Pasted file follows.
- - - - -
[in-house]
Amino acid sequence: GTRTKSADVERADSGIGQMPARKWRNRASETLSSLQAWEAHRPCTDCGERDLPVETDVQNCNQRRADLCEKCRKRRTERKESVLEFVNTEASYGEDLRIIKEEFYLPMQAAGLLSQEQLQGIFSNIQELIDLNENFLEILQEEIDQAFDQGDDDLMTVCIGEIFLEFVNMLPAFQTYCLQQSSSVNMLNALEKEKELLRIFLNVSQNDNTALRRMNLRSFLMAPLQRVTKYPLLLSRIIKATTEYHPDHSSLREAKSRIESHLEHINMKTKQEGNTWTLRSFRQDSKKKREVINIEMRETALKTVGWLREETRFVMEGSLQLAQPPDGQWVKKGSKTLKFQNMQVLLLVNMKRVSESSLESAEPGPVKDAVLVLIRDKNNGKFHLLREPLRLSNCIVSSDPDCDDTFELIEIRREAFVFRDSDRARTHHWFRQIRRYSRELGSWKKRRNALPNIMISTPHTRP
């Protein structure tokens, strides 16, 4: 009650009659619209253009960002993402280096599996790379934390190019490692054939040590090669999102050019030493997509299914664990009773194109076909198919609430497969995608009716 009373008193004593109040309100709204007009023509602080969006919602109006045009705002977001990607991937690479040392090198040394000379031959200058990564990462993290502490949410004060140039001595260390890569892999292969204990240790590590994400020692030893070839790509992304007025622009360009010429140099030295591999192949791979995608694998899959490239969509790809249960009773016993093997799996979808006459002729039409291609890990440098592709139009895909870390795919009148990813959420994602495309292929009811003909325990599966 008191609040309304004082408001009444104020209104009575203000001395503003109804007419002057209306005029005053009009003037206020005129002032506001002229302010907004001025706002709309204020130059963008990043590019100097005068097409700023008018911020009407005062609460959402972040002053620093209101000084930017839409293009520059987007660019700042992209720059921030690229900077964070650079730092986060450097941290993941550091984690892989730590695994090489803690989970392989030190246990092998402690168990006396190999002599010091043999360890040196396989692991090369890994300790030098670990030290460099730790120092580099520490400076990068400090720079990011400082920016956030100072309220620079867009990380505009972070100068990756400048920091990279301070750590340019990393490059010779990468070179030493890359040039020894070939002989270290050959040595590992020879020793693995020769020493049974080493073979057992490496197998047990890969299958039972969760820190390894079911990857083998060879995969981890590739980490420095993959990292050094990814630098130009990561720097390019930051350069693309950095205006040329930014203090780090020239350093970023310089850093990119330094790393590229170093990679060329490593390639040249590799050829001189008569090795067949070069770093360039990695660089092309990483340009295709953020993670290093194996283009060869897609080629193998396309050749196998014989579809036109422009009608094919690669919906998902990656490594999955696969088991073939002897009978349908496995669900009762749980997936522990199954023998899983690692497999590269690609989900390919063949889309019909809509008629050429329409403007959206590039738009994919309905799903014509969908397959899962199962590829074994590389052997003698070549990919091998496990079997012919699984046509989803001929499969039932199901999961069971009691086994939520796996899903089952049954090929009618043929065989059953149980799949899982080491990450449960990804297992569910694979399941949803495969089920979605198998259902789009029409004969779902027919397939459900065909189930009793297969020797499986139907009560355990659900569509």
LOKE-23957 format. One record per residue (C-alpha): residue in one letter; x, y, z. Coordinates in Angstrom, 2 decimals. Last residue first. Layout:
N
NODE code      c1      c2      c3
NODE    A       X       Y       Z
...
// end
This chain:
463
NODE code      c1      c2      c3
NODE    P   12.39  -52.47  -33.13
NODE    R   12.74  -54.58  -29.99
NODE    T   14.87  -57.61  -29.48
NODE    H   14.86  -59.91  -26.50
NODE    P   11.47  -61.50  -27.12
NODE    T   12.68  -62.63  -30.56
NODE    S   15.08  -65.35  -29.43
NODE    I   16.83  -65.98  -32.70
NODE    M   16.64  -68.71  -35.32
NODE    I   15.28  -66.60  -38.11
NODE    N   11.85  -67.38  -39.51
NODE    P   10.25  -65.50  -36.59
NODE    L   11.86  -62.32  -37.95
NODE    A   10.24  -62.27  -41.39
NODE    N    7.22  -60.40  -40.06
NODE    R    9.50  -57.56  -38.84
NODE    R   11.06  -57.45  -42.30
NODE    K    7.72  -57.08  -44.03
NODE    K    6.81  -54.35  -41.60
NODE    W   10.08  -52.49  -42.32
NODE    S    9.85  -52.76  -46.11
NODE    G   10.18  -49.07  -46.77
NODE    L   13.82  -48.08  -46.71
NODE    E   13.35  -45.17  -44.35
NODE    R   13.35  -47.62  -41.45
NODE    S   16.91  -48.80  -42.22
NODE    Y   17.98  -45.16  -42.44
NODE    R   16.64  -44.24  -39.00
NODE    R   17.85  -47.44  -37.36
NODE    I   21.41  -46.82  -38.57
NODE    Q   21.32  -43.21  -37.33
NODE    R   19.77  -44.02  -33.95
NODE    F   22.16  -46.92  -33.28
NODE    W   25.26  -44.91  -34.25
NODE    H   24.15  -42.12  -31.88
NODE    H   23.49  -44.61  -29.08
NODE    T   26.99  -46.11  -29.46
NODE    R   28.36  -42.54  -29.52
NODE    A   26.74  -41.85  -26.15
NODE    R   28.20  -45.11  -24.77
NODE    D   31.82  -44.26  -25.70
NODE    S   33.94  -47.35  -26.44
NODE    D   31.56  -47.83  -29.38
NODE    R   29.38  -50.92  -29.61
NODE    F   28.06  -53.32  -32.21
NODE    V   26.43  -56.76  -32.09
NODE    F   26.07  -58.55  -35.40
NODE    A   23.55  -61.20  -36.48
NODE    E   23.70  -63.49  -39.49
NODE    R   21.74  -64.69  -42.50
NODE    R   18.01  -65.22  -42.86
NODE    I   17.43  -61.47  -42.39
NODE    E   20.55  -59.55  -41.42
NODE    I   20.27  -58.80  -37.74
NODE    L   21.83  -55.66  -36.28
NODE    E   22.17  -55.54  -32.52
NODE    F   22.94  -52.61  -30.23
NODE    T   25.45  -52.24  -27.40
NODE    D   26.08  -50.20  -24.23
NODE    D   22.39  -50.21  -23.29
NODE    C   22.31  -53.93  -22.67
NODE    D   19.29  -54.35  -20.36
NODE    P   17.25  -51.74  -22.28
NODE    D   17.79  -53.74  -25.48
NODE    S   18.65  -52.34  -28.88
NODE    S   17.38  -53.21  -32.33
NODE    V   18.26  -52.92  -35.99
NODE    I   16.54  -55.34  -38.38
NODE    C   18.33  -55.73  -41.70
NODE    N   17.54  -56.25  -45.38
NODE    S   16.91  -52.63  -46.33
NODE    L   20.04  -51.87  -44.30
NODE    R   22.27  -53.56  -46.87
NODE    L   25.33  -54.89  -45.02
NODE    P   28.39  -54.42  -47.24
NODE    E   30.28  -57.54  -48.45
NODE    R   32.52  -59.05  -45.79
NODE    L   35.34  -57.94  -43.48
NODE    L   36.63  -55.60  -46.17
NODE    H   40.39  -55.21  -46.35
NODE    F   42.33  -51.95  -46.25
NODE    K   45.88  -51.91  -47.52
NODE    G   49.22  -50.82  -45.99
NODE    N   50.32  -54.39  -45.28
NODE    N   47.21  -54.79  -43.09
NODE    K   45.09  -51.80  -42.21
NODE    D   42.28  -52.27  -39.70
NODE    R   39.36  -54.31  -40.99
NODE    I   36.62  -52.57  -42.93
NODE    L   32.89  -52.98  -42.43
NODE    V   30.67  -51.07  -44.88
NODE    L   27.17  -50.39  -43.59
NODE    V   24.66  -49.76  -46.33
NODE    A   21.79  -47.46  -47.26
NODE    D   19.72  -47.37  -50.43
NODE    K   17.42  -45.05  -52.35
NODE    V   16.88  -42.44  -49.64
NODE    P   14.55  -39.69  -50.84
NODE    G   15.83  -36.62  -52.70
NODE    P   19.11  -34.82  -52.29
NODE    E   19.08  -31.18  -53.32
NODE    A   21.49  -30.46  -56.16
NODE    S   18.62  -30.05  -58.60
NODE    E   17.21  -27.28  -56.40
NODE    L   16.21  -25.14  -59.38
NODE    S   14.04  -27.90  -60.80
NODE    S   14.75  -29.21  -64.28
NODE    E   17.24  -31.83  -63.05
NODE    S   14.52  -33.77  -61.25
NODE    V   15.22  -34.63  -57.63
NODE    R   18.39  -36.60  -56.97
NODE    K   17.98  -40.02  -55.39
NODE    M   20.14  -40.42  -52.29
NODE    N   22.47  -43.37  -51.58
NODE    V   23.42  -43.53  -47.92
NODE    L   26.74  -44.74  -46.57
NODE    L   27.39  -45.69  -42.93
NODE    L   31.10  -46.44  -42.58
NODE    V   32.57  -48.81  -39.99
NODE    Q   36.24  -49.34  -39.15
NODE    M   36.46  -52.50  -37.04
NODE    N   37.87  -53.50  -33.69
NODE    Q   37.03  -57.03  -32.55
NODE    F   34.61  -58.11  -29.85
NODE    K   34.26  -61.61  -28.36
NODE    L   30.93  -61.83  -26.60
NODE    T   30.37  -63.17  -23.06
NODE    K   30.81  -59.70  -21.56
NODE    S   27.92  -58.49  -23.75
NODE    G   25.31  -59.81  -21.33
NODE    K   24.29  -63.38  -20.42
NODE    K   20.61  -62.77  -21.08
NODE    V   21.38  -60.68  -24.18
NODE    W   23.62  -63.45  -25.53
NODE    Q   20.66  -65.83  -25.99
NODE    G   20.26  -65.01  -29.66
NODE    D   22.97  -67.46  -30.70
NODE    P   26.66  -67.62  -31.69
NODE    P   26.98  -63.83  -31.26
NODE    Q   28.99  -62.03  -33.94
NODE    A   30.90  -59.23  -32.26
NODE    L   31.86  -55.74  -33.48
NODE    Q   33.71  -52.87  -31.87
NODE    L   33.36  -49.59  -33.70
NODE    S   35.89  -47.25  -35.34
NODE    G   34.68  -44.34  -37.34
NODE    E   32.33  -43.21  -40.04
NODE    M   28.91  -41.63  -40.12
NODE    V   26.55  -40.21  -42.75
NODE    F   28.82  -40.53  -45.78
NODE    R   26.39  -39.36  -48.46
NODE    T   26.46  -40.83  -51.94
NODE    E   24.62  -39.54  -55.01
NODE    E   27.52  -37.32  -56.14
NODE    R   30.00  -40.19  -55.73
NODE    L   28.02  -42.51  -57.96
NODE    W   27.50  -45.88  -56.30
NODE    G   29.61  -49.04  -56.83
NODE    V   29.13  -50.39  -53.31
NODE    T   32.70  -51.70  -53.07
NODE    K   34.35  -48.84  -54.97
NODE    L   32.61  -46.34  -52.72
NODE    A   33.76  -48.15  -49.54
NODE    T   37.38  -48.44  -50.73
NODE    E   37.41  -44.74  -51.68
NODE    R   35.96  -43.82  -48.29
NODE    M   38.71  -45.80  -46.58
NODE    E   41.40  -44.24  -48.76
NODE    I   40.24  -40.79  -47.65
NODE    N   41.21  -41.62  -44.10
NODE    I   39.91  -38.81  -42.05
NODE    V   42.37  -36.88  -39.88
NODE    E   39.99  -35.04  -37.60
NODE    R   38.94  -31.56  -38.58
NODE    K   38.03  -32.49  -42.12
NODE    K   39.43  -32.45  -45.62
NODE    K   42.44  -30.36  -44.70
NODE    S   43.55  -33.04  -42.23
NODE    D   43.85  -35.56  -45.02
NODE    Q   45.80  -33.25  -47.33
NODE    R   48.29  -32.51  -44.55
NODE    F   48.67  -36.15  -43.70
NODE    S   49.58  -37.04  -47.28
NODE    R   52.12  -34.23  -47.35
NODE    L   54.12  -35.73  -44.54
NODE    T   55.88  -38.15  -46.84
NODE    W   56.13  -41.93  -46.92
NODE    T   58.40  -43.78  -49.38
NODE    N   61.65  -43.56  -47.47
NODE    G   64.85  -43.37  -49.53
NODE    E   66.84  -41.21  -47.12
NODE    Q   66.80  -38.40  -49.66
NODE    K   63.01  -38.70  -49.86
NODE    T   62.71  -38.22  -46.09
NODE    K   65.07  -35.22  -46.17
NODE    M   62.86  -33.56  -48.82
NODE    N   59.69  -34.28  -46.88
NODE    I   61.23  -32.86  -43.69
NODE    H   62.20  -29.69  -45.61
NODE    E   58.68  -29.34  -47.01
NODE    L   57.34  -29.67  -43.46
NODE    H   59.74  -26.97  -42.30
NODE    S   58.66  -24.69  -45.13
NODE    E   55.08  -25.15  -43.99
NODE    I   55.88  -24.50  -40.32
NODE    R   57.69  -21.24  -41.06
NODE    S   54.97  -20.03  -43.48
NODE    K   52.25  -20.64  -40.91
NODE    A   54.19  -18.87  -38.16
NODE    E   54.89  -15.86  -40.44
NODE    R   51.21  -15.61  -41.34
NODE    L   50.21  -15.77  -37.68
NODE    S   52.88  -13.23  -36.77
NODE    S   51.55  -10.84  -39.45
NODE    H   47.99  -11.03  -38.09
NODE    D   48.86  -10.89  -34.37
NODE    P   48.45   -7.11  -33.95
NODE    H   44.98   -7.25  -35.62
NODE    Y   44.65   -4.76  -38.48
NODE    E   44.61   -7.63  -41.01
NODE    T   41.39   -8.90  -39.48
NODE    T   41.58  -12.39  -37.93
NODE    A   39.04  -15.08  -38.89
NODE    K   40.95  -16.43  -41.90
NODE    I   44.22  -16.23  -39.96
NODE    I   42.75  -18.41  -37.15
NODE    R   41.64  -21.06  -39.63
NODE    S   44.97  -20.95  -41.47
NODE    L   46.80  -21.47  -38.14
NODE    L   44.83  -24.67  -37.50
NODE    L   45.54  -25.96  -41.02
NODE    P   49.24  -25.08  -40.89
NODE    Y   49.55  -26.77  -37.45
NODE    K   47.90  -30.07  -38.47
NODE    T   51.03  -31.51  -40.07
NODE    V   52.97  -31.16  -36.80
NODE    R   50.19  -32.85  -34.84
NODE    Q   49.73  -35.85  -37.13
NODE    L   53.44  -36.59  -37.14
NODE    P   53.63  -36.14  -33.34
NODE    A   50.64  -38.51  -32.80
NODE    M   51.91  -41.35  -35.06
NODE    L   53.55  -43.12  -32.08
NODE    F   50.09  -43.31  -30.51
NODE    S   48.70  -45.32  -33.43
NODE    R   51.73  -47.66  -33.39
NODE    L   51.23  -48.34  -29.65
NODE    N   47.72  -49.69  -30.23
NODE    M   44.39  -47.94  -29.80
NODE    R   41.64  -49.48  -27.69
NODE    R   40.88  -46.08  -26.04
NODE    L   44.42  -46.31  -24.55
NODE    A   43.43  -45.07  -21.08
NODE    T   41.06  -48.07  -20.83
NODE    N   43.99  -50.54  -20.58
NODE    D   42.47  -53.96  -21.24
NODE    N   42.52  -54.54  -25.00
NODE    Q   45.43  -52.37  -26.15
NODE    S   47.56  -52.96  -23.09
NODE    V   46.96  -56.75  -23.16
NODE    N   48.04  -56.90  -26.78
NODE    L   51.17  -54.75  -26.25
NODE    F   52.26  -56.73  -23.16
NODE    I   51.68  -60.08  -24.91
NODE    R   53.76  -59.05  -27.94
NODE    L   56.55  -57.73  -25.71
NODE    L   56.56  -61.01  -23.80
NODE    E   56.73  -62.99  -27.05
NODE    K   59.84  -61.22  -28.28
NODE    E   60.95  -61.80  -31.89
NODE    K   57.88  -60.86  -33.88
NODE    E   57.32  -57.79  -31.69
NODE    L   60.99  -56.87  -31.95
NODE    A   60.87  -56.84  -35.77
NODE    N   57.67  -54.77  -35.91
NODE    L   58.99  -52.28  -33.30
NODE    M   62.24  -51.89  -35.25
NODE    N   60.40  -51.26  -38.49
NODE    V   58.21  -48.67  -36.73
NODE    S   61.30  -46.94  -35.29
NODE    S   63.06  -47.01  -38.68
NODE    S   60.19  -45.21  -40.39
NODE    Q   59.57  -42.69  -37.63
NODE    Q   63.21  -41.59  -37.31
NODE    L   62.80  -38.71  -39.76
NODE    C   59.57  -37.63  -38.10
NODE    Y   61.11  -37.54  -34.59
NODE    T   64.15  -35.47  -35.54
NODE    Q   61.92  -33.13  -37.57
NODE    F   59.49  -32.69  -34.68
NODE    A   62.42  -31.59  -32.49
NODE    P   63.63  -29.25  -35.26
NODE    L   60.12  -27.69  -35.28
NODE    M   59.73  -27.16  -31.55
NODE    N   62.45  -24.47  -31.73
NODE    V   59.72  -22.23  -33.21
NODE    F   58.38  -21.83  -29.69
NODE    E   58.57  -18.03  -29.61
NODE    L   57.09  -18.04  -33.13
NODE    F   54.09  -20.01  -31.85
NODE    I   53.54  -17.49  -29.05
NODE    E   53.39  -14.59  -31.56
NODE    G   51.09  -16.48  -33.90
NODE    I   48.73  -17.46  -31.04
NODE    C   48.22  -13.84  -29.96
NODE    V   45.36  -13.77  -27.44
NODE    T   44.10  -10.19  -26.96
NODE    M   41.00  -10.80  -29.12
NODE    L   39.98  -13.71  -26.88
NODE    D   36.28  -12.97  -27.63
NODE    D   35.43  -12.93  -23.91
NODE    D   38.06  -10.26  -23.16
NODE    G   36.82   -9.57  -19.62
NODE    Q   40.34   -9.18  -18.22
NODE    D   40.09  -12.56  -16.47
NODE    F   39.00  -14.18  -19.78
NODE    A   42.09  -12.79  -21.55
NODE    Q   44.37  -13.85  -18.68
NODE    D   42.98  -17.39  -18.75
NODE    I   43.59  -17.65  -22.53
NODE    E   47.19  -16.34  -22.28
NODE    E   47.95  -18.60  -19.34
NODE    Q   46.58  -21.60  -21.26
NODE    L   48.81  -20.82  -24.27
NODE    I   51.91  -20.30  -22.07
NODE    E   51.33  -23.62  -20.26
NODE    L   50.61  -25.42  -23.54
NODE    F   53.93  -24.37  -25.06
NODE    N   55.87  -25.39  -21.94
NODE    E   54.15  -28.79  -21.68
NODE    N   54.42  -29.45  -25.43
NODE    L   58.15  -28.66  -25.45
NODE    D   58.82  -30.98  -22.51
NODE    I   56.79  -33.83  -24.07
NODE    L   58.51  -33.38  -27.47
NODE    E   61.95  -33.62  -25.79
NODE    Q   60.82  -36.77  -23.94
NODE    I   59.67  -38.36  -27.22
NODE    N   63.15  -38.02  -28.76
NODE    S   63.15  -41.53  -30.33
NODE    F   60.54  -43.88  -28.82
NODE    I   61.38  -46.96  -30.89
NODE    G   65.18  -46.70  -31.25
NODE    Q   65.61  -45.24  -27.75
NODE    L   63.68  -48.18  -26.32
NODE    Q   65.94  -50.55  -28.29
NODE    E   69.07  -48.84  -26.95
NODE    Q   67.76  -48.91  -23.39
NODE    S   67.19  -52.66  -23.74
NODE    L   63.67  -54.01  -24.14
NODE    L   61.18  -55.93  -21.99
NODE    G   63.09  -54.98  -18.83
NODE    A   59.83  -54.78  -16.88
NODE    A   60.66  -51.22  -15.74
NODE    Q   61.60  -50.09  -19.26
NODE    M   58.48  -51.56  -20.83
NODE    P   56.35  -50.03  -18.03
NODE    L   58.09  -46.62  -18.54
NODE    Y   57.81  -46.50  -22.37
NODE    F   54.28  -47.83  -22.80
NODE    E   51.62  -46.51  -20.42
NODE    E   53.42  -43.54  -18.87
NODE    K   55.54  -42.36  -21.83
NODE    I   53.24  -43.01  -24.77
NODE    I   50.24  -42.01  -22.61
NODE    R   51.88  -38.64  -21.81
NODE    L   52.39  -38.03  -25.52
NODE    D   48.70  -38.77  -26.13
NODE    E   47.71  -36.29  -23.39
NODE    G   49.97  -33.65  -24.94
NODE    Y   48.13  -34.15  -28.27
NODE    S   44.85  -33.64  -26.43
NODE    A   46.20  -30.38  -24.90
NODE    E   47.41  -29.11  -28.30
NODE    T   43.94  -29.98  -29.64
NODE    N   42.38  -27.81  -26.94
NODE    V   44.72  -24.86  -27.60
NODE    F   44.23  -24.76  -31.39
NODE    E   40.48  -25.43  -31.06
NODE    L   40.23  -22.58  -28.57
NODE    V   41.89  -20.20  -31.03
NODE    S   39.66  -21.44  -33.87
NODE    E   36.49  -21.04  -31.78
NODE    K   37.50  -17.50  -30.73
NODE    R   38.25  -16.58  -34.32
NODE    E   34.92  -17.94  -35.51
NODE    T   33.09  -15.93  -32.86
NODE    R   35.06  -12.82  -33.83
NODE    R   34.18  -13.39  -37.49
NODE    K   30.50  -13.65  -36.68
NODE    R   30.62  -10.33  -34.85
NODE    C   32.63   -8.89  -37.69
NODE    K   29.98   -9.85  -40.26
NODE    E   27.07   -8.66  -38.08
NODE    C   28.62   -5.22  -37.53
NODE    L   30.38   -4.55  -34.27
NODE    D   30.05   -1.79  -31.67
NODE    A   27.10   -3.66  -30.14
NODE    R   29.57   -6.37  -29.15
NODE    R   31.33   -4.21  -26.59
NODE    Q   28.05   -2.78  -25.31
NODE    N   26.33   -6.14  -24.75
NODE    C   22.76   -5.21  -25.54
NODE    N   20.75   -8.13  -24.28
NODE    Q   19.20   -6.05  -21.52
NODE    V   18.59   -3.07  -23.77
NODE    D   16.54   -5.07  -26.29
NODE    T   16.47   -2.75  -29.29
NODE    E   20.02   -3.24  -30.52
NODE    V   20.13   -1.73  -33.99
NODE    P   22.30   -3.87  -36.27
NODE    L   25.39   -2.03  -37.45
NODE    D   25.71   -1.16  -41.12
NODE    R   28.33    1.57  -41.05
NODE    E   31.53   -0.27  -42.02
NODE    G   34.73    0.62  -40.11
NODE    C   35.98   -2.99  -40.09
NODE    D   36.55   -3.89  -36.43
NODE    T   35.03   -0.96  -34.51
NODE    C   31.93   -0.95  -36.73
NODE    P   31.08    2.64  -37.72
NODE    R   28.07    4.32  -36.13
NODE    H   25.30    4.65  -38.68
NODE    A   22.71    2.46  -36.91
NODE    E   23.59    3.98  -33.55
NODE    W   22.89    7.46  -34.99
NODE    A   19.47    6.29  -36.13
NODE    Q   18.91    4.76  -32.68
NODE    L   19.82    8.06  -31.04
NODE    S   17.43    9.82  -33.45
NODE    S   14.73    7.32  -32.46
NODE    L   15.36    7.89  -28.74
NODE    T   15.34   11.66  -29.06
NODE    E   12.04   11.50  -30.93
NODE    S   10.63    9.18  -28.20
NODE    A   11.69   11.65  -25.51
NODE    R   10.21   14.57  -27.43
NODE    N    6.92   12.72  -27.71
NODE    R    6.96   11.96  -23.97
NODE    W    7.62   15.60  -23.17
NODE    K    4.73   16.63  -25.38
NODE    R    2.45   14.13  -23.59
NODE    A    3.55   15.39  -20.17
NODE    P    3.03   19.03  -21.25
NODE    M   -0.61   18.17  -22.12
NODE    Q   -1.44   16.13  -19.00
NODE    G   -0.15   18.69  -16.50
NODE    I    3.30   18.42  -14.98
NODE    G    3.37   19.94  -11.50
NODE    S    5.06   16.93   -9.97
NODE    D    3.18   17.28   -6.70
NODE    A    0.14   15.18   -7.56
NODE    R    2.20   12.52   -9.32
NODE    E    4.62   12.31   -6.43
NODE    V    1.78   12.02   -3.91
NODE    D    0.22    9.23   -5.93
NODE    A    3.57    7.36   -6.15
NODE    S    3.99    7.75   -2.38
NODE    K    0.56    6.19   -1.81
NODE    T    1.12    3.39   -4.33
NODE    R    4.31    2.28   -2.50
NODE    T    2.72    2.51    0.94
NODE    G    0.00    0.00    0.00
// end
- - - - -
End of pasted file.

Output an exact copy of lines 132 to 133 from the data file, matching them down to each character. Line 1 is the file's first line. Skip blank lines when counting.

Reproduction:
NODE    Q   36.24  -49.34  -39.15
NODE    M   36.46  -52.50  -37.04